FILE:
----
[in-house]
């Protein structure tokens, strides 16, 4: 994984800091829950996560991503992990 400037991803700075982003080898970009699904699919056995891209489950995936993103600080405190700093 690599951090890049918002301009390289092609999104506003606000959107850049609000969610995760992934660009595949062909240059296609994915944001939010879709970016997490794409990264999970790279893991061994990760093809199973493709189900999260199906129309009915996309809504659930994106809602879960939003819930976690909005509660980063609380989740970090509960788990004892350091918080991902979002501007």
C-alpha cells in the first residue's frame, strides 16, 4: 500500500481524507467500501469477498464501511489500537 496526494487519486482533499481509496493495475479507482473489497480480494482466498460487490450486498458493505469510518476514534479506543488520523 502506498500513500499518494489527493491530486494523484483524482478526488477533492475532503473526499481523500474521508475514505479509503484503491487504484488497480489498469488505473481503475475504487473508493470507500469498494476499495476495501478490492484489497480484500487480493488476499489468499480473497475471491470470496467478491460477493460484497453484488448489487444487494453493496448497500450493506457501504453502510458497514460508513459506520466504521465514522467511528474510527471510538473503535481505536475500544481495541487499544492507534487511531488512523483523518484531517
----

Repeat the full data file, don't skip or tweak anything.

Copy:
[in-house]
């Protein structure tokens, strides 16, 4: 994984800091829950996560991503992990 400037991803700075982003080898970009699904699919056995891209489950995936993103600080405190700093 690599951090890049918002301009390289092609999104506003606000959107850049609000969610995760992934660009595949062909240059296609994915944001939010879709970016997490794409990264999970790279893991061994990760093809199973493709189900999260199906129309009915996309809504659930994106809602879960939003819930976690909005509660980063609380989740970090509960788990004892350091918080991902979002501007």
C-alpha cells in the first residue's frame, strides 16, 4: 500500500481524507467500501469477498464501511489500537 496526494487519486482533499481509496493495475479507482473489497480480494482466498460487490450486498458493505469510518476514534479506543488520523 502506498500513500499518494489527493491530486494523484483524482478526488477533492475532503473526499481523500474521508475514505479509503484503491487504484488497480489498469488505473481503475475504487473508493470507500469498494476499495476495501478490492484489497480484500487480493488476499489468499480473497475471491470470496467478491460477493460484497453484488448489487444487494453493496448497500450493506457501504453502510458497514460508513459506520466504521465514522467511528474510527471510538473503535481505536475500544481495541487499544492507534487511531488512523483523518484531517